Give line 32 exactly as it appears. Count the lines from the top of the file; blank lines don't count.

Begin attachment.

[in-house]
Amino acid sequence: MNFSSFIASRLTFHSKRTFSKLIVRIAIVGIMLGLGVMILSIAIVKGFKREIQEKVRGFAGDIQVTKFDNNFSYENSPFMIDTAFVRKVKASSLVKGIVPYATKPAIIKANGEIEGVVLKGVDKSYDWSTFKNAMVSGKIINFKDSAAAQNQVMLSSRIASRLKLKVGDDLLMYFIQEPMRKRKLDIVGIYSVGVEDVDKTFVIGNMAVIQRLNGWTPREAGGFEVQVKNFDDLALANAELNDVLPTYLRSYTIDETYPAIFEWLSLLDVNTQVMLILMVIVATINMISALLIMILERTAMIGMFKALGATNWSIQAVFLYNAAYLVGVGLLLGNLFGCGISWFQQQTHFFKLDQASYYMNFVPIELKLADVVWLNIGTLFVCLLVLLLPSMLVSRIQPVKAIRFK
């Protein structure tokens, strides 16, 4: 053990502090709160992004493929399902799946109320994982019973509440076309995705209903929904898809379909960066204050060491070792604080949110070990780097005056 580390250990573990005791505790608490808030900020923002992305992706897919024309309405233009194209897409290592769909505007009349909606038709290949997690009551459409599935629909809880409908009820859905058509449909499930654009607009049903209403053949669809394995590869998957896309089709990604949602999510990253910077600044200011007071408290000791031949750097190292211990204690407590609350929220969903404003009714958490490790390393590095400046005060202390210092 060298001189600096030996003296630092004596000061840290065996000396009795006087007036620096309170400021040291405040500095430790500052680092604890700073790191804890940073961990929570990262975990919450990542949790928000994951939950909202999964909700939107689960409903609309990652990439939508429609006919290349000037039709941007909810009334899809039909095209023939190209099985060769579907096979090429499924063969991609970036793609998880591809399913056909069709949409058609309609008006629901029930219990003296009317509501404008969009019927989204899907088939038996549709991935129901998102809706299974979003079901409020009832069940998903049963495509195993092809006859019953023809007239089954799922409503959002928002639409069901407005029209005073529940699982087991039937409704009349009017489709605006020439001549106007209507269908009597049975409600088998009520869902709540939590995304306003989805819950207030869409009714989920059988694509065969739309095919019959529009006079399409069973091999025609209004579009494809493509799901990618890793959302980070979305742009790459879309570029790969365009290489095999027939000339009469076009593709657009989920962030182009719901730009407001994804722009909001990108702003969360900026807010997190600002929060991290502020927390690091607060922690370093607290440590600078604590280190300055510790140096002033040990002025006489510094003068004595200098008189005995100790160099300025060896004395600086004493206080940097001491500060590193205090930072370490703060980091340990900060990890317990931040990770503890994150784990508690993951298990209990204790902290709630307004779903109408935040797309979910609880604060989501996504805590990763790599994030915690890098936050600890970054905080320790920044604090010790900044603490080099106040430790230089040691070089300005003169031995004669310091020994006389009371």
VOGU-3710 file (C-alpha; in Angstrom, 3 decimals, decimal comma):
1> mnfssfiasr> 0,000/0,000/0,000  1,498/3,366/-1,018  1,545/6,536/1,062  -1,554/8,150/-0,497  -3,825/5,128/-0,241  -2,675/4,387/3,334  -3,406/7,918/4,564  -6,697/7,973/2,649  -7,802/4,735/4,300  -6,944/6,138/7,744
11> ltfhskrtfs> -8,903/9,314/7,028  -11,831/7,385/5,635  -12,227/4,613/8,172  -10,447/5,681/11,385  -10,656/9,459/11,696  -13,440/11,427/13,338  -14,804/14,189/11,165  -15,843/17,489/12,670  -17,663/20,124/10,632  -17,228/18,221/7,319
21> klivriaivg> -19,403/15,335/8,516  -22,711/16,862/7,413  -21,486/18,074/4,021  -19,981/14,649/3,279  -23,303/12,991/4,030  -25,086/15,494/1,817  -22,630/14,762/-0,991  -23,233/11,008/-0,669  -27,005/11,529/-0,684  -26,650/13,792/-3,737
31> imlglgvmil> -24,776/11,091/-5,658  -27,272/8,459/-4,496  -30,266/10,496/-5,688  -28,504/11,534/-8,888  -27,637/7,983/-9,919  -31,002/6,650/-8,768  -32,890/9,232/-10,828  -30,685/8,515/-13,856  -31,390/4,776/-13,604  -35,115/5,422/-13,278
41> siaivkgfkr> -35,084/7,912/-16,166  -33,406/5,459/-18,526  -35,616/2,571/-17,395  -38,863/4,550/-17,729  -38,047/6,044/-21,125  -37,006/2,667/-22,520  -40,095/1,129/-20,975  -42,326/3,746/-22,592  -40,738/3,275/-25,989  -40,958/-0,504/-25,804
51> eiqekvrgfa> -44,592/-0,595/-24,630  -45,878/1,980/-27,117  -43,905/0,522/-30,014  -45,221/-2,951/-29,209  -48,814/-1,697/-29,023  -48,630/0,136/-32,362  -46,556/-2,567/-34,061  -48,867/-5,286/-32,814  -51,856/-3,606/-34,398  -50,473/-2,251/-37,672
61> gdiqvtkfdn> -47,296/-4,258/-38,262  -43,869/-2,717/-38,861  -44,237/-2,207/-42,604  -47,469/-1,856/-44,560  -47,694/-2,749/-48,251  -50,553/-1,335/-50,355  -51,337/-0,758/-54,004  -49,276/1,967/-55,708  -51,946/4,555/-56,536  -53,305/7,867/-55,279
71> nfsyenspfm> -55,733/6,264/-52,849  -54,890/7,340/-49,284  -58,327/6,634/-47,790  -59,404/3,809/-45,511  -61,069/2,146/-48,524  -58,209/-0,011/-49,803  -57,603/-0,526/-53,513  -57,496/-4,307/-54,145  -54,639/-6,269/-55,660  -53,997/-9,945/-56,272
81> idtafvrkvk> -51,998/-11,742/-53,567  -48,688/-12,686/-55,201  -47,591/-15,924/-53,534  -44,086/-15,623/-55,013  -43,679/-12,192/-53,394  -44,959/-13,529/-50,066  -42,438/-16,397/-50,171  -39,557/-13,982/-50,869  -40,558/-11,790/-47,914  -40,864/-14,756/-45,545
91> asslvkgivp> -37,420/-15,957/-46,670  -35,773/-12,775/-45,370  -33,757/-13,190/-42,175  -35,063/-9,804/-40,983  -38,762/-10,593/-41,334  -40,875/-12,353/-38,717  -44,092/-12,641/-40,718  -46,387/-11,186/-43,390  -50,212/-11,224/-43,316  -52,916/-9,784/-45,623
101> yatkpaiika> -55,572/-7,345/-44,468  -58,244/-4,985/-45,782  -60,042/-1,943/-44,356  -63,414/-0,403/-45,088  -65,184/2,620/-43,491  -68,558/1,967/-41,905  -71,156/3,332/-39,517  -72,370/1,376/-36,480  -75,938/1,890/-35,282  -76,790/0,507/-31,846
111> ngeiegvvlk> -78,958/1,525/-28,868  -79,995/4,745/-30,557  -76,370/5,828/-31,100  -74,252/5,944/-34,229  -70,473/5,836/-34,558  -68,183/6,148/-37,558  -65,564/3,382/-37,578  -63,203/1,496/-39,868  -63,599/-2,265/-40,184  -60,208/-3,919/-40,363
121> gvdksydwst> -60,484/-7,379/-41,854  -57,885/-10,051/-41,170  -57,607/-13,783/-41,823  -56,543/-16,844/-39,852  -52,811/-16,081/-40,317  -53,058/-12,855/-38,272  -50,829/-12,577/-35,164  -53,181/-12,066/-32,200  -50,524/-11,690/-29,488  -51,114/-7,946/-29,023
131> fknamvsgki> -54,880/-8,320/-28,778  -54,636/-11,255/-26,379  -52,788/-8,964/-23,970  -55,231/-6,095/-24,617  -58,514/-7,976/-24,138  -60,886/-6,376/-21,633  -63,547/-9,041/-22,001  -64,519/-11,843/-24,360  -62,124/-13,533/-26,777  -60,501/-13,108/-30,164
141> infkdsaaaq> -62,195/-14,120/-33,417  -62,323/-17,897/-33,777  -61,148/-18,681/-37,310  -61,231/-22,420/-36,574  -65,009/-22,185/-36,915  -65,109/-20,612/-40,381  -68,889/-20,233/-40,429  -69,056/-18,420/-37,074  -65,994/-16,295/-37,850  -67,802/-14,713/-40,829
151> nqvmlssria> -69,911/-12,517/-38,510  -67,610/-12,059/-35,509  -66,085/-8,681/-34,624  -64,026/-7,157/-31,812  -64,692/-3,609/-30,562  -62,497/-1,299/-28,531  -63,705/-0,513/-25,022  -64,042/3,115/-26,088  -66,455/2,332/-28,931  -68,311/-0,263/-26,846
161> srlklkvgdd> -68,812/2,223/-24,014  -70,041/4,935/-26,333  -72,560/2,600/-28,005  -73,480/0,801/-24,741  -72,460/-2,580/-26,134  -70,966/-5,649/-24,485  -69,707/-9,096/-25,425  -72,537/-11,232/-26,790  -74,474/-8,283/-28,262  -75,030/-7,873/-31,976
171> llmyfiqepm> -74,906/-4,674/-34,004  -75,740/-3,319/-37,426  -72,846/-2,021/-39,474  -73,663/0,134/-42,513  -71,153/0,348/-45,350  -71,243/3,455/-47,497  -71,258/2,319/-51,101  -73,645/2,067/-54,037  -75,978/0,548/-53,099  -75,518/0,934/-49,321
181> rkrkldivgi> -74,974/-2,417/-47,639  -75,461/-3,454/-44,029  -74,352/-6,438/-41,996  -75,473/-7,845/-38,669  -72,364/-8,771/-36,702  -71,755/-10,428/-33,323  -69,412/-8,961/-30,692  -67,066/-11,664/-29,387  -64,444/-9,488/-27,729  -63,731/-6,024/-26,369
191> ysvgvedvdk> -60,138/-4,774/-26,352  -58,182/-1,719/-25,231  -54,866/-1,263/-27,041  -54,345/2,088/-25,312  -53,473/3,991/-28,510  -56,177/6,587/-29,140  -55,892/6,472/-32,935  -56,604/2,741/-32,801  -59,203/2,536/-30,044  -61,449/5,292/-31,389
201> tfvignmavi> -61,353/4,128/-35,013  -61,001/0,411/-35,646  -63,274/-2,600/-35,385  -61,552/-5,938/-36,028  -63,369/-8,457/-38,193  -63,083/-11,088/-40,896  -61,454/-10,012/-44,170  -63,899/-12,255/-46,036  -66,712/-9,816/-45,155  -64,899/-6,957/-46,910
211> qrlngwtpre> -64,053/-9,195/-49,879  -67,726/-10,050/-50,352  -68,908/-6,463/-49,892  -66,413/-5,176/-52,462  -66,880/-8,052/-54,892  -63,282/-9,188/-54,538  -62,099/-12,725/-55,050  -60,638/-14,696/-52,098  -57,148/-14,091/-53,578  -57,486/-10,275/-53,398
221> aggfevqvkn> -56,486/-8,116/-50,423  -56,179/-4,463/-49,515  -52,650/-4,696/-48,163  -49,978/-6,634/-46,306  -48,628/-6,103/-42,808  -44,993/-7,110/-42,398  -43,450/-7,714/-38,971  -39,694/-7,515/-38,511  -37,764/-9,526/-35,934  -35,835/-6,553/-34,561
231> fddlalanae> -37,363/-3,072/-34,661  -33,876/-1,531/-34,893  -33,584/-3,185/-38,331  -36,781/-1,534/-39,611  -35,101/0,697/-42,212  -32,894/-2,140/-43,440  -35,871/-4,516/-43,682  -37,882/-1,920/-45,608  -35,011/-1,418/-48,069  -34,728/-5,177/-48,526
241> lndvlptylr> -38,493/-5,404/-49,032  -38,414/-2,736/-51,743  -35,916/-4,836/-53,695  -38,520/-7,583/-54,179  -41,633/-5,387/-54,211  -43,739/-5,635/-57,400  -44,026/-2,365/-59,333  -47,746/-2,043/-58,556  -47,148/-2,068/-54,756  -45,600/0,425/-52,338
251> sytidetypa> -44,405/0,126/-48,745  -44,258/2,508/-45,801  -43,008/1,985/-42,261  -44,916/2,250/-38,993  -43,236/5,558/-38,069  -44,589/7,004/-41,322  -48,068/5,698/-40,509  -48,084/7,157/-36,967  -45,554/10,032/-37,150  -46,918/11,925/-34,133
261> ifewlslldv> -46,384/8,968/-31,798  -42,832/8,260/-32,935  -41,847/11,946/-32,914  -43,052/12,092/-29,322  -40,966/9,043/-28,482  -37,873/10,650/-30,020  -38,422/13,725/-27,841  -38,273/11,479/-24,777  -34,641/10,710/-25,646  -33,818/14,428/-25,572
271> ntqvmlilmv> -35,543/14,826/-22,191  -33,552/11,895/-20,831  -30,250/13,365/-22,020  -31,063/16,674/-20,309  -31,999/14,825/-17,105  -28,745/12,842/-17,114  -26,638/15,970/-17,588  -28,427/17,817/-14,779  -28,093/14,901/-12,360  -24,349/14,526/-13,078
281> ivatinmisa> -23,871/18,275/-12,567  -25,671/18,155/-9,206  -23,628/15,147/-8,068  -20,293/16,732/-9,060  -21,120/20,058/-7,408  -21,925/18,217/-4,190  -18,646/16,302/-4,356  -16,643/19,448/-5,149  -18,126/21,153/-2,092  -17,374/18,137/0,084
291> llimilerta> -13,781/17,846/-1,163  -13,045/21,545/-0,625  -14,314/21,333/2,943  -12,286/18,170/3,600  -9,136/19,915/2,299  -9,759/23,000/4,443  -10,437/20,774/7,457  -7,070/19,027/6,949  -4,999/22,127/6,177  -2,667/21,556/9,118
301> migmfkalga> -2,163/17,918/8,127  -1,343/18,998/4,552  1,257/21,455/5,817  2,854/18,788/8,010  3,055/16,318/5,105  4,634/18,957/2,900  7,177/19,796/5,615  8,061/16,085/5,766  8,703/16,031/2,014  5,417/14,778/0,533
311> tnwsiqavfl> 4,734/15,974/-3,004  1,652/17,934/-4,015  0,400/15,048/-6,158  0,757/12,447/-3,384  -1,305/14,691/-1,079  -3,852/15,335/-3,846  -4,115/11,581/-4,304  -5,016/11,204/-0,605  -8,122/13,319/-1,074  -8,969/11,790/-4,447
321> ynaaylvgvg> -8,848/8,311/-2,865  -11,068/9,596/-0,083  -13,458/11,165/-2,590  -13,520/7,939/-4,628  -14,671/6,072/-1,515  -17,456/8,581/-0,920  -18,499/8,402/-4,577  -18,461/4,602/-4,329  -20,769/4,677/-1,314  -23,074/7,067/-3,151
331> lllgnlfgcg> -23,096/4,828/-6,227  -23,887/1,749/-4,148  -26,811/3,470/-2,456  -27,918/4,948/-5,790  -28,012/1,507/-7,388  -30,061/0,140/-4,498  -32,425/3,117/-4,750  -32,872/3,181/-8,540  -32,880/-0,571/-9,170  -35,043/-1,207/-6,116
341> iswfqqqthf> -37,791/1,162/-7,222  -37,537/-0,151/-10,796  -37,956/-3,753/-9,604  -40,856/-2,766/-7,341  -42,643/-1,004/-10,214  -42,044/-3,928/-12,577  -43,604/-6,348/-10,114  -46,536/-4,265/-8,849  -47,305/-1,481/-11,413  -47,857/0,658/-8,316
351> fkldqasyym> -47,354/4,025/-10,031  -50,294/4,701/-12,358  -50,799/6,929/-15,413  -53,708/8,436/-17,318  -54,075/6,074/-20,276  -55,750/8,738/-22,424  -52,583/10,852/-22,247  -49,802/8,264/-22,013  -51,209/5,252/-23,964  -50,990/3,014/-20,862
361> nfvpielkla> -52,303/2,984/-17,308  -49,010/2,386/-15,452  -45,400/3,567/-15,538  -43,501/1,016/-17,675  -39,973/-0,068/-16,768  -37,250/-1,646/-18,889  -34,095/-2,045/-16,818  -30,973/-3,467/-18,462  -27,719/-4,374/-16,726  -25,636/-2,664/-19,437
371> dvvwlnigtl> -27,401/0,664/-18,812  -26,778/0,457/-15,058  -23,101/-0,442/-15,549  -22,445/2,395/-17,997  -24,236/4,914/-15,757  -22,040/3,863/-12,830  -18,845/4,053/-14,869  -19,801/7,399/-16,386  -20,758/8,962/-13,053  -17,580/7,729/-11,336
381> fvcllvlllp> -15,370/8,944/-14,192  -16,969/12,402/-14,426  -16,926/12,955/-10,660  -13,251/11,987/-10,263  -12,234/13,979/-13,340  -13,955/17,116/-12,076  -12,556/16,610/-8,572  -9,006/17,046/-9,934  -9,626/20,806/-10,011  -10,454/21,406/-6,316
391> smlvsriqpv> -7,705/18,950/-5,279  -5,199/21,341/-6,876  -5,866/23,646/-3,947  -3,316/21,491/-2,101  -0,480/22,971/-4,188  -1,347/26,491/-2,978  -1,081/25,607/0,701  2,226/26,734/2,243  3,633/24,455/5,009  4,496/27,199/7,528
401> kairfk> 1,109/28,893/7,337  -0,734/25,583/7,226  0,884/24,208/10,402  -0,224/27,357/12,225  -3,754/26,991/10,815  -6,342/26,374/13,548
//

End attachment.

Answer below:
271> ntqvmlilmv> -35,543/14,826/-22,191  -33,552/11,895/-20,831  -30,250/13,365/-22,020  -31,063/16,674/-20,309  -31,999/14,825/-17,105  -28,745/12,842/-17,114  -26,638/15,970/-17,588  -28,427/17,817/-14,779  -28,093/14,901/-12,360  -24,349/14,526/-13,078